Fully sated, we set off again for our evening camp. In the afternoon we hit a few weird patches in the jungle, where it was drier, grassy and with obviously different tree species. Our guide showed us what looked to be a cleared area with bone fragments in it and told us that this was once a Khmer Rouge camp. Once the Khmer Rogue were defeated by the Vietnamese army Pol Pot and co hid in the Cardamom mountains for a good decade more where there were regular skirmishes between the Khmer Rouge and villagers. We heard that the bones were human remains that had been burned on a pyre – a gruesome reminder of how catastrophic this period must have been for the local villages. By the time we reached our evening camp, we were all exhausted and glad we’d seen so much (and managed to avoid impaling ourselves). Again, our guide and cook did their voodoo magic and set up our camp – setting up our hammocks, creating a wooden frame for our plastic sheeting roof, along with clothes racks and all sorts of useful things out of wood and vines. They cooked us up a hearty soup, with fish and papaya salad and we nestled into our hammocks just as the rain started
hammering down (our first rain in three months, of course it happens when we are camping outside). It was great to hear the rain and we able to remain fairly dry. Just as we were about to drift off (Max and Steffen were deep asleep in minutes) the guide (his name is Janda by the way) called to me to ask whether I had snake bite medicine. Janda was bitten by a snake. Long story short(er) we bandaged Janda up (he had no first aid kit) and walked out of the camp in the middle of the night for a few kilometre to a river and were whisked off by the local ranger in a speed boat back to Chi Phat. It was a truly wild “real jungle” experience. Luckily for our guide, the snake mustn’t have been too poisonous, and he recovered the next day. It could have been so much worse as there is not really any anti venom in Cambodia and snakebites are often fatal or require the loss of a limb.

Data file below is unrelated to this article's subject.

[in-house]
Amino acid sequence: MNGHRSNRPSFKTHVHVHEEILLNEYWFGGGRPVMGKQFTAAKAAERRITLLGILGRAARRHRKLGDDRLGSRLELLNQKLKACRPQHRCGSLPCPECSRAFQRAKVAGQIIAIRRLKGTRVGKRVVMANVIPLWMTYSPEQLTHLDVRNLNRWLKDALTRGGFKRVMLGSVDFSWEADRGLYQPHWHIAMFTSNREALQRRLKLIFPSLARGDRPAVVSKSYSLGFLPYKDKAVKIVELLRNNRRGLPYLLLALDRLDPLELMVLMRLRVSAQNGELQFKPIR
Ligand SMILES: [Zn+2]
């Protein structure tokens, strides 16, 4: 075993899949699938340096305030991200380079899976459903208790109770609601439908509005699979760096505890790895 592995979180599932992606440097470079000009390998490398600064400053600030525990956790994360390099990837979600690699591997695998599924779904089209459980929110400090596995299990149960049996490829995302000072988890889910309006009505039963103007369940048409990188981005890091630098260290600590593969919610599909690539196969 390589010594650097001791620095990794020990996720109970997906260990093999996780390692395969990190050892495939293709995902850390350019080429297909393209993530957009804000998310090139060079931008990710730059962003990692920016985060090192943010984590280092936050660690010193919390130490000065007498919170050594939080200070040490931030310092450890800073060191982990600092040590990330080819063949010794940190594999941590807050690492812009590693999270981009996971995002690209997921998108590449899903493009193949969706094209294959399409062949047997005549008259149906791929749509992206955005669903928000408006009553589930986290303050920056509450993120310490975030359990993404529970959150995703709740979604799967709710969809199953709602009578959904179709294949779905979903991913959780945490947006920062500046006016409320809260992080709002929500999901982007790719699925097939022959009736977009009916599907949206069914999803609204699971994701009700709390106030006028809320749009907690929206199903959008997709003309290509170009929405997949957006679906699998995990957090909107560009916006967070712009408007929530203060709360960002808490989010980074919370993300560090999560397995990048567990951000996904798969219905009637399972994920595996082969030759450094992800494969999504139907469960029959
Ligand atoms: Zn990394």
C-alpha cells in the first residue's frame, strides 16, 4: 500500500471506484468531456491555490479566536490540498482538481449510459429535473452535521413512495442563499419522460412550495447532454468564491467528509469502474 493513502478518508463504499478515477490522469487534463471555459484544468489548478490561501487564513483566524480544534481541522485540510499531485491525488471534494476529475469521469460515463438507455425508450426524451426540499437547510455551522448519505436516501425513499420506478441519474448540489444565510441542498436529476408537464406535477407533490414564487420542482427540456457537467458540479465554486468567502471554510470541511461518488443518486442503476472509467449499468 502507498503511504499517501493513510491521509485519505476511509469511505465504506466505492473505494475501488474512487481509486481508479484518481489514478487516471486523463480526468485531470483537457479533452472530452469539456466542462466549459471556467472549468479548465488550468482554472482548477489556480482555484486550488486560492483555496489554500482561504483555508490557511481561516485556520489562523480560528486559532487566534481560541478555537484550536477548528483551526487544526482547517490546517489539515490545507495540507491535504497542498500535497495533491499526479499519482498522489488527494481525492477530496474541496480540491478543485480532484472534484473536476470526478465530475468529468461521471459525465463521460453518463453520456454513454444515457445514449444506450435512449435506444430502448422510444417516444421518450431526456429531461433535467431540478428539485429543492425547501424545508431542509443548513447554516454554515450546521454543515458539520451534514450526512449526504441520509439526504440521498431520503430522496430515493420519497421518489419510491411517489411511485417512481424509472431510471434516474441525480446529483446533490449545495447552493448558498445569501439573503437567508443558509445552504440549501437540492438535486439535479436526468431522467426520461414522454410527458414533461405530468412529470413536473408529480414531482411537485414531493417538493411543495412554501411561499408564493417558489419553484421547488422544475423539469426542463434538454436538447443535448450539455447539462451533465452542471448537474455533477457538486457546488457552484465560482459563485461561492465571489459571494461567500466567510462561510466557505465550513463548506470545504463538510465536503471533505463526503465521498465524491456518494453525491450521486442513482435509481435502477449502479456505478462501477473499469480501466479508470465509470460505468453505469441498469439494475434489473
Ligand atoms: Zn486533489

Max and Steffen have quietly suggested that they might not accompany me on my next jungle trek. We found we’d developed a real fondness for the community and we were sad to leave such a fabulous place.
The roads from Kampot to the border were the nicest that we had ridden in Cambodia. In hindsight, Cambodia may not be much of a bike tour destination but the last sections of road were pretty, green and quiet. We stayed our last night in Krong Khemara which is right on the border to Thailand. It was strange town with a large main business street with a disconnected and completely haphazard arrangement of houses (mostly half in water) without much in the way of infrastructure…like roads, sewerage, rubbish removal. A bit of town planning might not go astray here. The strangeness of the town was only amplified in the morning as we rode towards the border coming across a crime scene with a dead body in one of the main streets. It really felt time to leave Cambodia.